An ABG Manifesto: Chapter 5, part one (medium)

Um forgettable… that’s what you are.
I consider myself exceptionally medium (except for hat sizes). Which is to say not big or small (unless I’m in Oklahoma), not virtuoso nor dunce. A jack of all trades moving along before mastering. An unmemorable renaissance man. A serial hobbyist. We tend to glorify the specialist be they painter, baseball player or cellist. The only jack of all trades standing the test of history that I can think of is Leonardo da Vinci (warrants further research).

By definition medium is “about halfway between two extremes of size or another quality; average.” At the same time it is also “an agency or means of doing something.” By that definition creativity cannot become tangible without a medium. So perhaps medium is not forgettable, but integral.

This digressive opening is a means of discussing medium scale bass guitars. I’ve been playing medium scale (32”) basses for the last six years. I arrived there I suppose by definition as it was about halfway between the extremes. Like most bass guitarists I started on long scale and then for purposes of style moved to a short scale semi-hollow. Sonically, I reached the decision that short scale lacked a certain something (overtones). I then switched over to a long scale fretless acoustic. 

I stumbled across medium scale at some point in 2015. Having discovered something new (to me) I ascribed it with silver bullet status. Not in the south-midwesterners response to Miller Light (Coors Light) kind of way, but in the single means of killing a werewolf. A sonic werewolf. At that time silver bullets seemed to be in limited supply.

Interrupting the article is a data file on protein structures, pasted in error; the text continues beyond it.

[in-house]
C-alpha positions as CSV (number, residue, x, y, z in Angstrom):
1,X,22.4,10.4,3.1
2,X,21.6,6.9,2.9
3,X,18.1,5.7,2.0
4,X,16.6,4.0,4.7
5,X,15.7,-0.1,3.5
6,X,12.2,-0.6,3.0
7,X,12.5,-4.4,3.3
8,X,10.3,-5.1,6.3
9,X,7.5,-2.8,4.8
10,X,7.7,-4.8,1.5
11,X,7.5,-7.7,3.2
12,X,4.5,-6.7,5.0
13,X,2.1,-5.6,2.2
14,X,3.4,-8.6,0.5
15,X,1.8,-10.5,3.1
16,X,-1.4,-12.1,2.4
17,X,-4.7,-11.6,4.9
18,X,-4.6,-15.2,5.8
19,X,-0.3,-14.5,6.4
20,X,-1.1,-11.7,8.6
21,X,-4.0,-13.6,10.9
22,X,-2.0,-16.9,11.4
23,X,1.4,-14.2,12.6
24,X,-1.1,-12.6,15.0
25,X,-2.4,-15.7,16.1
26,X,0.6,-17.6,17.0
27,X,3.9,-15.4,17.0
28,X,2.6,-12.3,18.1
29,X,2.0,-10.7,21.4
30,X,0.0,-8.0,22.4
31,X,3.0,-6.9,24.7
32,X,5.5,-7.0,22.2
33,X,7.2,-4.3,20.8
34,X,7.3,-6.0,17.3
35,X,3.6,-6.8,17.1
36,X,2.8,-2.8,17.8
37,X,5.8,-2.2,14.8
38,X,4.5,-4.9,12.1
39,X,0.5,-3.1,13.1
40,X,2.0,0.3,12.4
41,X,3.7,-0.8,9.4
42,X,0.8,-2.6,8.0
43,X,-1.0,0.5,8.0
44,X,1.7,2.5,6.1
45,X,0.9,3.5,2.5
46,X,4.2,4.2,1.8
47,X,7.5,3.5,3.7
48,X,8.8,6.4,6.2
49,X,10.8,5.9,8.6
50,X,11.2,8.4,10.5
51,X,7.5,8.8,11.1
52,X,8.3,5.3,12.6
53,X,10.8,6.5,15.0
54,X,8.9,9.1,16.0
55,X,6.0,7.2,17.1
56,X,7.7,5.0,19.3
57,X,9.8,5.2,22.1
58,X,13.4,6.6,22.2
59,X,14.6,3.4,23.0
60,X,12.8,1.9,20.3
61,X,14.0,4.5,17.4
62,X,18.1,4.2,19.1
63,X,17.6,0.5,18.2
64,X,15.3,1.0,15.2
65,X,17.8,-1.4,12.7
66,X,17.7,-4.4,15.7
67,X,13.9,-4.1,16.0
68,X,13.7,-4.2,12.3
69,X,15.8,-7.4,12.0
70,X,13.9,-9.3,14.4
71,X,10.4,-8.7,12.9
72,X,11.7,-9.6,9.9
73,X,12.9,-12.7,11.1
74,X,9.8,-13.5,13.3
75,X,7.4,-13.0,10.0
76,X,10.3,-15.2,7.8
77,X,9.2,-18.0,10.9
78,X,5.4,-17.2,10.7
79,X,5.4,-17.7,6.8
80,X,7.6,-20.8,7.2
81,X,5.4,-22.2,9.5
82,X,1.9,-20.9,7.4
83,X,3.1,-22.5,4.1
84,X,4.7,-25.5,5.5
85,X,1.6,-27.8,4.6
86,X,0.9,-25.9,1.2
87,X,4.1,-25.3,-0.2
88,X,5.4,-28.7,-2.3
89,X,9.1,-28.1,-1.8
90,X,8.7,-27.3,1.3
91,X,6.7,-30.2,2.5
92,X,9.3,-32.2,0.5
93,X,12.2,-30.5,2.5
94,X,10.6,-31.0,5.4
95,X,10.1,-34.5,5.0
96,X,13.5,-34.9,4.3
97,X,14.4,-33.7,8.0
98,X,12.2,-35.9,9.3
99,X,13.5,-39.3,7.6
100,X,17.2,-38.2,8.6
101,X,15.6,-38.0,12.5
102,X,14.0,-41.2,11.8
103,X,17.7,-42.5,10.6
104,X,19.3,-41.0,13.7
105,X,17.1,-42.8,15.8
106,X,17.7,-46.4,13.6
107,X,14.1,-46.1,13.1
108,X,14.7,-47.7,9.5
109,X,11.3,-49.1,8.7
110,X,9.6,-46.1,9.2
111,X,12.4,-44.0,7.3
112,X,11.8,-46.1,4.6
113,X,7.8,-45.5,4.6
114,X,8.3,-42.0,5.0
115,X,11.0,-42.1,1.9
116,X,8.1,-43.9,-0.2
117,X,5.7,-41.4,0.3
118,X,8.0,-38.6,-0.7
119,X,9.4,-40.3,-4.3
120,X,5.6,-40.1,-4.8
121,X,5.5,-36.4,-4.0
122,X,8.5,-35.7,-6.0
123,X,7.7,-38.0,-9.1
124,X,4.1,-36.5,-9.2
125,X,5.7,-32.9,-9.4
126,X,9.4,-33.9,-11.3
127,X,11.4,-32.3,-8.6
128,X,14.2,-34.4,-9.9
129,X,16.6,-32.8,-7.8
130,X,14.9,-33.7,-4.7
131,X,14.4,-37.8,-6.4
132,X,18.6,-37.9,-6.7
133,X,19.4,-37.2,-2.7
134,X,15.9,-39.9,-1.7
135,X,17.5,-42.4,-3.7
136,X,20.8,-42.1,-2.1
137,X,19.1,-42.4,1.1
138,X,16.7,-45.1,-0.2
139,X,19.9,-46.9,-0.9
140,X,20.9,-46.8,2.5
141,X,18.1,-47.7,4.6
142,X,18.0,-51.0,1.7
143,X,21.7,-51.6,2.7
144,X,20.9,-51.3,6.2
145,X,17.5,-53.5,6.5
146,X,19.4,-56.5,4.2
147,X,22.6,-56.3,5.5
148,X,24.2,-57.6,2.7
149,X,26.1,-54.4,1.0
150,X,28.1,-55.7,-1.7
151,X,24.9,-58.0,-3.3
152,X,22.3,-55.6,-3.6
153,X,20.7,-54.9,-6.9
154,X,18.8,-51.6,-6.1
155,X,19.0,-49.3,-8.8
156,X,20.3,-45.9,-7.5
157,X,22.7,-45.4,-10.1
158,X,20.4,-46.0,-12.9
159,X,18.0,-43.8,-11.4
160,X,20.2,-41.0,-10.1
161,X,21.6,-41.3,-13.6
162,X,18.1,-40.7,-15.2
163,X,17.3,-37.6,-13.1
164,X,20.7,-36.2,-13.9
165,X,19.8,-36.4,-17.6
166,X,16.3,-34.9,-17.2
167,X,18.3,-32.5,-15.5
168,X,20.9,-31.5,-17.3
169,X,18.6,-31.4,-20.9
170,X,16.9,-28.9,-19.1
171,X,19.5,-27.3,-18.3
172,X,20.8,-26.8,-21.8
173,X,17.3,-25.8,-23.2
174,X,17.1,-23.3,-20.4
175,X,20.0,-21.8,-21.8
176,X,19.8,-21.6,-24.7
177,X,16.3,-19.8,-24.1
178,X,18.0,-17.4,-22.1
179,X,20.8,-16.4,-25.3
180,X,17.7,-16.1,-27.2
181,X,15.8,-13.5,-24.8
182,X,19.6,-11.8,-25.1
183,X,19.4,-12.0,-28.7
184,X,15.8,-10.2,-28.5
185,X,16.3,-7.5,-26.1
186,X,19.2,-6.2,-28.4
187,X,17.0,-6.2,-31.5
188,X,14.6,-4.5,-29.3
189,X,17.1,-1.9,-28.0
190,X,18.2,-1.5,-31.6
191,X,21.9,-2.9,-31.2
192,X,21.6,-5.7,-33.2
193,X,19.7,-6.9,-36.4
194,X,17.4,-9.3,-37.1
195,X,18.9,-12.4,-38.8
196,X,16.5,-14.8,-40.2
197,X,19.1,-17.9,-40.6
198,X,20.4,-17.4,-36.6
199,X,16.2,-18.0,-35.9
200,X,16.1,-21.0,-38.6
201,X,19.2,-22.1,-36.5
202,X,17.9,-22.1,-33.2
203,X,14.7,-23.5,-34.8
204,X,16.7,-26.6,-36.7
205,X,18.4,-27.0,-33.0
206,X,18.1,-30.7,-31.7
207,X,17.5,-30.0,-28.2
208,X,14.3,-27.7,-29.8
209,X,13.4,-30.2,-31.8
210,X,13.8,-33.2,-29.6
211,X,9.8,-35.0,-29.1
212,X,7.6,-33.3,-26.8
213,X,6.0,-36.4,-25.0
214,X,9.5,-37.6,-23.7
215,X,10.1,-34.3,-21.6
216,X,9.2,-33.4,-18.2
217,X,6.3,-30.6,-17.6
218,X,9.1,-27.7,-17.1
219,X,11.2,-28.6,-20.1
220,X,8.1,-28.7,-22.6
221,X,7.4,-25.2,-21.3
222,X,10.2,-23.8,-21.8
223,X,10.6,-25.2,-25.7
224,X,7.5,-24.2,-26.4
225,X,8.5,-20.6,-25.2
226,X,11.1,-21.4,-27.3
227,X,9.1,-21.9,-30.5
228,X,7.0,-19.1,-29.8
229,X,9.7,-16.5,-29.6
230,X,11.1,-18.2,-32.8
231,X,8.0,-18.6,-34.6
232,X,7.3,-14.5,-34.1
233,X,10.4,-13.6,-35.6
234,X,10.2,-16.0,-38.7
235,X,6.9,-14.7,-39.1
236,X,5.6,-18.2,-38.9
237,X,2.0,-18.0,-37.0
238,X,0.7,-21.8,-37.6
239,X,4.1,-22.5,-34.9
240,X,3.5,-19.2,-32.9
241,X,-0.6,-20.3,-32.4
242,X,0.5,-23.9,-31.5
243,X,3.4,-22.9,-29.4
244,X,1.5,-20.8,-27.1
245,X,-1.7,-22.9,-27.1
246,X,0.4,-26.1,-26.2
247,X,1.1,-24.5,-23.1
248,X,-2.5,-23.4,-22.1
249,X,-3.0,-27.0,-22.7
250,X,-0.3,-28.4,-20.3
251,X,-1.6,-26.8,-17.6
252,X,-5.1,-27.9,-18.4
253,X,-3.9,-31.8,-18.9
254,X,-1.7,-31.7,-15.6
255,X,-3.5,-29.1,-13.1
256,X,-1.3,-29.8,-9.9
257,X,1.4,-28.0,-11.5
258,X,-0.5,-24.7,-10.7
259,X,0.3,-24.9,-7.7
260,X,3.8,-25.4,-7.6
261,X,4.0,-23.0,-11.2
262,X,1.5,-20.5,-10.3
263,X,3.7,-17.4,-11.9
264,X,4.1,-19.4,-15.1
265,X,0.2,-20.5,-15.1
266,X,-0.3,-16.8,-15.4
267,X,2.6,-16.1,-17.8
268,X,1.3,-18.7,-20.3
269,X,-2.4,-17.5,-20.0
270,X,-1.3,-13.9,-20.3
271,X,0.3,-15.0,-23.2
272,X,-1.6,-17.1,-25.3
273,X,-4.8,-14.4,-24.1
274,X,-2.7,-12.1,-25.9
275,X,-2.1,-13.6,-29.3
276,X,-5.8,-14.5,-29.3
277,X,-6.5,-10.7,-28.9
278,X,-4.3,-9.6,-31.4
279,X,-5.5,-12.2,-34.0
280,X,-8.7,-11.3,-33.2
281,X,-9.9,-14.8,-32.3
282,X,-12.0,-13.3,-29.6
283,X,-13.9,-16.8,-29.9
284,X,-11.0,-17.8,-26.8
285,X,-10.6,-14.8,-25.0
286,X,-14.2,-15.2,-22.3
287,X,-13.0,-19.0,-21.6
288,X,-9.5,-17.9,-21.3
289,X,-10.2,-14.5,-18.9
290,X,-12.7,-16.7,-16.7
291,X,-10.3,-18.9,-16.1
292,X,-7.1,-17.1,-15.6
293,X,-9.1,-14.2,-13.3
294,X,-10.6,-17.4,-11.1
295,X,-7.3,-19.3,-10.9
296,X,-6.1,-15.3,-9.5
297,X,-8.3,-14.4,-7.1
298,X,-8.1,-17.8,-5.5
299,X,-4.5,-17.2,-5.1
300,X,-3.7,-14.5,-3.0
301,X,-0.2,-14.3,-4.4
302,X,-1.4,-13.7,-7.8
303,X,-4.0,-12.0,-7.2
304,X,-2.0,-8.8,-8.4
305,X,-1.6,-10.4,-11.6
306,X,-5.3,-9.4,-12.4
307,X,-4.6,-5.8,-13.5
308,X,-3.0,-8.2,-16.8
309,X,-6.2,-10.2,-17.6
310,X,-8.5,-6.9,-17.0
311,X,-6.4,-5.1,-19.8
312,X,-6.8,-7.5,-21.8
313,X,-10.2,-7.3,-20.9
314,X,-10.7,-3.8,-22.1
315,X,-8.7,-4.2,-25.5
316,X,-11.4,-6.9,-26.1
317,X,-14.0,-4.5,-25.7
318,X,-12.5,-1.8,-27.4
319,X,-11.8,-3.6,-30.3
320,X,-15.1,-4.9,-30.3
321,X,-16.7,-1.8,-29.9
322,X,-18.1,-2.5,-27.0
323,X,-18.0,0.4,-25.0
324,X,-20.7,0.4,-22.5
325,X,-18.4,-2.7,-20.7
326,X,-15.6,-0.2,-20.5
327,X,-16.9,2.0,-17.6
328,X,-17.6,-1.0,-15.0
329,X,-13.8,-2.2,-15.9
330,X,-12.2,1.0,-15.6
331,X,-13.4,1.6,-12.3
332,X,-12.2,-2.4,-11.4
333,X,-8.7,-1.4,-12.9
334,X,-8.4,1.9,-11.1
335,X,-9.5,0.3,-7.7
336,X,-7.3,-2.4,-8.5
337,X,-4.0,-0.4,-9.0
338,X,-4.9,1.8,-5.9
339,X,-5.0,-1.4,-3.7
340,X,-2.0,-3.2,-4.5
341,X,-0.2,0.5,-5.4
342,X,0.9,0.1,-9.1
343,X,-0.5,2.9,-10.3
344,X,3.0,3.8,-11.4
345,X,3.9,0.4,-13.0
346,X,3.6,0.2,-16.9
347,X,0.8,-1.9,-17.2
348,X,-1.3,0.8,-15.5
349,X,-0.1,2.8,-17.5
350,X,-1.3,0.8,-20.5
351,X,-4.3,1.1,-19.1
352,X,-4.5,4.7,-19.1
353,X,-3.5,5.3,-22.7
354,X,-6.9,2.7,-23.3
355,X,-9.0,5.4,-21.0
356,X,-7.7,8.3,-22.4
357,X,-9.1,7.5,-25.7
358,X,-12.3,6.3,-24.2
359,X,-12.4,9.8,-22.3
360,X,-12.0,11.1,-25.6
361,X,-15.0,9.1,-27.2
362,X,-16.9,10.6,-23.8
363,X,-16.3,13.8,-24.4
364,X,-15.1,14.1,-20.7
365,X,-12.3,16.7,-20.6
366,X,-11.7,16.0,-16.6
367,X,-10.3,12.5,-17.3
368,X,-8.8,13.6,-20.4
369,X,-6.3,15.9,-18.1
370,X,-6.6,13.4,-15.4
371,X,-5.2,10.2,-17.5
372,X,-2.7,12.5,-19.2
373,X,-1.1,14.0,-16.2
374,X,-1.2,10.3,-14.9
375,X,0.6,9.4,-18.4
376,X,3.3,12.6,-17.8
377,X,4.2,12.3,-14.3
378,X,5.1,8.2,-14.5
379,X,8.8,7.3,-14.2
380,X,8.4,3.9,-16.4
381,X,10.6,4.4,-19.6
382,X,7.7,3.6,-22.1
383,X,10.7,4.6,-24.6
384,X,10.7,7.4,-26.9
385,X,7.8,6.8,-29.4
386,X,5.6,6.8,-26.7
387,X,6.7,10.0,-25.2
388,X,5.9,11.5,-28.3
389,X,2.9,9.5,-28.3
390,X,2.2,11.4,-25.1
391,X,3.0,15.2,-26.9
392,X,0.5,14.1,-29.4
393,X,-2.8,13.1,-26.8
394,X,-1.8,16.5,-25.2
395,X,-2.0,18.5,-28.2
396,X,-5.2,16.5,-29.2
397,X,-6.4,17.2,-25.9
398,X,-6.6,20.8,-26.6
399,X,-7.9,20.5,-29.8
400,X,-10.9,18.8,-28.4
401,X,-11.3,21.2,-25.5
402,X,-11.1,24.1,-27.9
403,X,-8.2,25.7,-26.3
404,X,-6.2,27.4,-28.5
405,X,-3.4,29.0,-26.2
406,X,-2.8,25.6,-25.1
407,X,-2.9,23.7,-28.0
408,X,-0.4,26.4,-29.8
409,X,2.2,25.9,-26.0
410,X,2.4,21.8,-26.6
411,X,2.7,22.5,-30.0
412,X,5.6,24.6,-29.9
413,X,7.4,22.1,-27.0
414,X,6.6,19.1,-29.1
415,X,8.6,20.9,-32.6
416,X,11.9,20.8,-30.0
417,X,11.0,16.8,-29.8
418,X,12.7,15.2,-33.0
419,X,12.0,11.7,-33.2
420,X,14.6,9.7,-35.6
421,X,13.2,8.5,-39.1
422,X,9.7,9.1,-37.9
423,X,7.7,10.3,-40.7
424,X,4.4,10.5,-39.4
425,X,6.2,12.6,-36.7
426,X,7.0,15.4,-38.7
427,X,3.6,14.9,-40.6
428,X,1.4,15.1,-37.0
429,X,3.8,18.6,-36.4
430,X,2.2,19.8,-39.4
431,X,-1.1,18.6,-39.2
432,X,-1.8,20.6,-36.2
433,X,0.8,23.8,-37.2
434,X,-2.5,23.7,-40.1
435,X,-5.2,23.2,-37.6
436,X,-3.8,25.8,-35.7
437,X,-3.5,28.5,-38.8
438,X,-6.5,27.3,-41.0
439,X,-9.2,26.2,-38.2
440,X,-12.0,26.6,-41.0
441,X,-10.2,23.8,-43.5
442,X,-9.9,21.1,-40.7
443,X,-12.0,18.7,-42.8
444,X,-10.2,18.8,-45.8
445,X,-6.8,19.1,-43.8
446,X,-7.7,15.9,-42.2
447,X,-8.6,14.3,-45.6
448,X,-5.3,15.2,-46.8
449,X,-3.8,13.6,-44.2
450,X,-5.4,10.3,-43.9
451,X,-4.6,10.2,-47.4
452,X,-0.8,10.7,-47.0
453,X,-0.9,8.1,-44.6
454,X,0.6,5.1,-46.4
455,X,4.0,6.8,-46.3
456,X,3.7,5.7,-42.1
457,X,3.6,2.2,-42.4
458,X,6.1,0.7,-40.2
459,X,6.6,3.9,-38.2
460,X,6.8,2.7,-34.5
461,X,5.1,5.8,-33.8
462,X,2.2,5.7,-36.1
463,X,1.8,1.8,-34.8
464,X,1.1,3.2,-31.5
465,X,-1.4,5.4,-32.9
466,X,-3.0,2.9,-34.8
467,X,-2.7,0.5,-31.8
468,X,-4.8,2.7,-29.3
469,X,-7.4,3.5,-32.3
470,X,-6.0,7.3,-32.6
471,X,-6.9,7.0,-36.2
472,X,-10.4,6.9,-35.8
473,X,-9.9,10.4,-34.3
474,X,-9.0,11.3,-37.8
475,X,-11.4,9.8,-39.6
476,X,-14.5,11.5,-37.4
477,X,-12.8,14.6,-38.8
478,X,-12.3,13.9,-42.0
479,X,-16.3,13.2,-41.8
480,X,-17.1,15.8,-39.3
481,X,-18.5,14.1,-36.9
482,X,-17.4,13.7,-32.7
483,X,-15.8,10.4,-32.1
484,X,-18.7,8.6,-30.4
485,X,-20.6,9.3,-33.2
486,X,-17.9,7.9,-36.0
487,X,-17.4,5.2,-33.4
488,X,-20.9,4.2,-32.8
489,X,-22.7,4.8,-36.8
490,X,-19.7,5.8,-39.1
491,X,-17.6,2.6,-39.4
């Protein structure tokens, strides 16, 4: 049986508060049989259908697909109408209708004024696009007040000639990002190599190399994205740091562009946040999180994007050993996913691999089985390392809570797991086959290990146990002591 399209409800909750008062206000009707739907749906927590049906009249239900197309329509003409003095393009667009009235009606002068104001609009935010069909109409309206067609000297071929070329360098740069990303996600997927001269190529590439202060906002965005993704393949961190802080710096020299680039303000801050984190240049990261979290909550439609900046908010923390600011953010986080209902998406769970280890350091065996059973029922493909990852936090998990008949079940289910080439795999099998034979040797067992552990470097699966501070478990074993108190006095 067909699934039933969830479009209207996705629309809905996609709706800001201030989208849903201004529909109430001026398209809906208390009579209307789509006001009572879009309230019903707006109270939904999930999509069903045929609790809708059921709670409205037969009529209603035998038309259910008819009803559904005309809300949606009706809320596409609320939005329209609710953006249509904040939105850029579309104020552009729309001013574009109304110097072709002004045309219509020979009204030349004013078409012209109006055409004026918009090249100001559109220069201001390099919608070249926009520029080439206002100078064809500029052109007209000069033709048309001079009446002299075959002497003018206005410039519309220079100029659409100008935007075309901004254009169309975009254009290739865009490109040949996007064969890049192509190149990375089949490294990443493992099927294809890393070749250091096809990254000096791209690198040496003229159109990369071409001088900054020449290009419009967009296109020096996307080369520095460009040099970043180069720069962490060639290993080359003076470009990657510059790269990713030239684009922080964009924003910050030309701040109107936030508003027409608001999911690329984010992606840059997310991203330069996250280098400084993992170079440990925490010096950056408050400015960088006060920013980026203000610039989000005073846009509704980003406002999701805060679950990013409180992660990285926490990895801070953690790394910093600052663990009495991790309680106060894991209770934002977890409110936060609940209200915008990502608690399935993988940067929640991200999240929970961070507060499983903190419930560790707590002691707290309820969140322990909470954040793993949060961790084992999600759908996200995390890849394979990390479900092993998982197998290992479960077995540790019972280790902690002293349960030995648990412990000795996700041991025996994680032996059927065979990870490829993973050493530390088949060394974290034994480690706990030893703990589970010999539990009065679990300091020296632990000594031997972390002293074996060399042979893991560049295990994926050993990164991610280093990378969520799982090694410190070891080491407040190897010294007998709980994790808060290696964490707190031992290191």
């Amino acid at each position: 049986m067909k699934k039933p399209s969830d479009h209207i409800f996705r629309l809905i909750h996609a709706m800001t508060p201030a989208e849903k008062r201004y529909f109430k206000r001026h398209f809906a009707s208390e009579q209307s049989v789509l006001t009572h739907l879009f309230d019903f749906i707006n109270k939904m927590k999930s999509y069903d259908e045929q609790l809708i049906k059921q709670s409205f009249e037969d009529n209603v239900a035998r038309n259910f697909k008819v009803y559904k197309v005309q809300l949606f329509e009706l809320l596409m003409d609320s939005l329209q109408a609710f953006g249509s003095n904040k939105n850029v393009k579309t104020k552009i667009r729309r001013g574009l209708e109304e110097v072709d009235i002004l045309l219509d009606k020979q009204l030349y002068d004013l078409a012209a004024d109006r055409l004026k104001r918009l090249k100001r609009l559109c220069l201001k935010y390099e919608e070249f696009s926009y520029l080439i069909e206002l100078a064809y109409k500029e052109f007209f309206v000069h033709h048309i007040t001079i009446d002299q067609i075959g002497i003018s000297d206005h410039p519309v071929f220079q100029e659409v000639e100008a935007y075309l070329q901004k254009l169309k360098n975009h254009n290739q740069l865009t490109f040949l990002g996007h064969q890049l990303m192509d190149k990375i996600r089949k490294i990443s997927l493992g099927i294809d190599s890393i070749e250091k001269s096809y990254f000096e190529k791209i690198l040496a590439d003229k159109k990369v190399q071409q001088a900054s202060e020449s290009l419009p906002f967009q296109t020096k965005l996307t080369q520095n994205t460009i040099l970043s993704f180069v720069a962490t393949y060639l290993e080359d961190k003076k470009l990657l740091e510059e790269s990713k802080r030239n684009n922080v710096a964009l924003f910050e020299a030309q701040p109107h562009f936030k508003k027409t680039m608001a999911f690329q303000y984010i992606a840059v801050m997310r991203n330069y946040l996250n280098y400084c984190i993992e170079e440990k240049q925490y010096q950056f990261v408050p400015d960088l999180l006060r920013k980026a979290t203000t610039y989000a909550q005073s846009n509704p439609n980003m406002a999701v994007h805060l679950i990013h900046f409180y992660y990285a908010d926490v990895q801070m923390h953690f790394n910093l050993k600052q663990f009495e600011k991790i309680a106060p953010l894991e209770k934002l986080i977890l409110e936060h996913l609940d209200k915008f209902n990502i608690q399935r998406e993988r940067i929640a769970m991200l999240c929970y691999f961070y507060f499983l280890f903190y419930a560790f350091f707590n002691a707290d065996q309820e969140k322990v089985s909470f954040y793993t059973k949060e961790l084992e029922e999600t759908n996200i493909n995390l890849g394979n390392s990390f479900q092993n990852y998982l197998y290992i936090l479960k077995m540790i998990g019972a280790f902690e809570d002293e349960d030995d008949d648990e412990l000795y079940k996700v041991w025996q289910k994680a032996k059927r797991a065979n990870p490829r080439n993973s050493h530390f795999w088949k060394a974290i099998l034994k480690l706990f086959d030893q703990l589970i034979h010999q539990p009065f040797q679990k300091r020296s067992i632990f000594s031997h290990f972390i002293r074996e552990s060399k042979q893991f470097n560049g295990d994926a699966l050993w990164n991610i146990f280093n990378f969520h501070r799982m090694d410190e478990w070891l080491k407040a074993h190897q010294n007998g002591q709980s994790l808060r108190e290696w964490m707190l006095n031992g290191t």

Perhaps it would be more accurate to say limited at a low price point. I found the Fender T Bucket and the Ibanez PCBE12MH. Although it wouldn’t matter in the case of that particular instrument (chapter two) the Ibanez’s simple, “open pore” finish was more appealing to me. I also couldn’t find the T Bucket anywhere. In the world of guitars it always seemed to me that there are two camps: Gibson and Fender. I’ve always considered myself in the Fender camp, but as it turns out I’m really in the Ibanez camp. Not being a guitar shredder or having much interest in that music nor being of Japanese descent which would suggest a patriotic alliance, I’m not sure what that camp says about me. As it stands today though: Ibanez 4, Fender 1 1/2.

There isn’t any exceptionally logical reason to have four very similar instruments other than it provides entertainment in the building and they’ve all been customized as means to different ends. Over the last few years I haven’t been performing as much and when I do the shows have been smaller and more acoustic. In this environment the acoustic quality of the AGB can really shine. However Brenda, my first Ibanez wasn’t built with that intention. 

I set out to build a more acoustic, acoustic bass guitar. After eight months of off and on building from scratch my result was a bit of a let down. Part of this was due to not sticking to the original plan and part of it was due to inexperience. A vital lesson that is hard to learn—knowing when it’s better to start over than to continue on.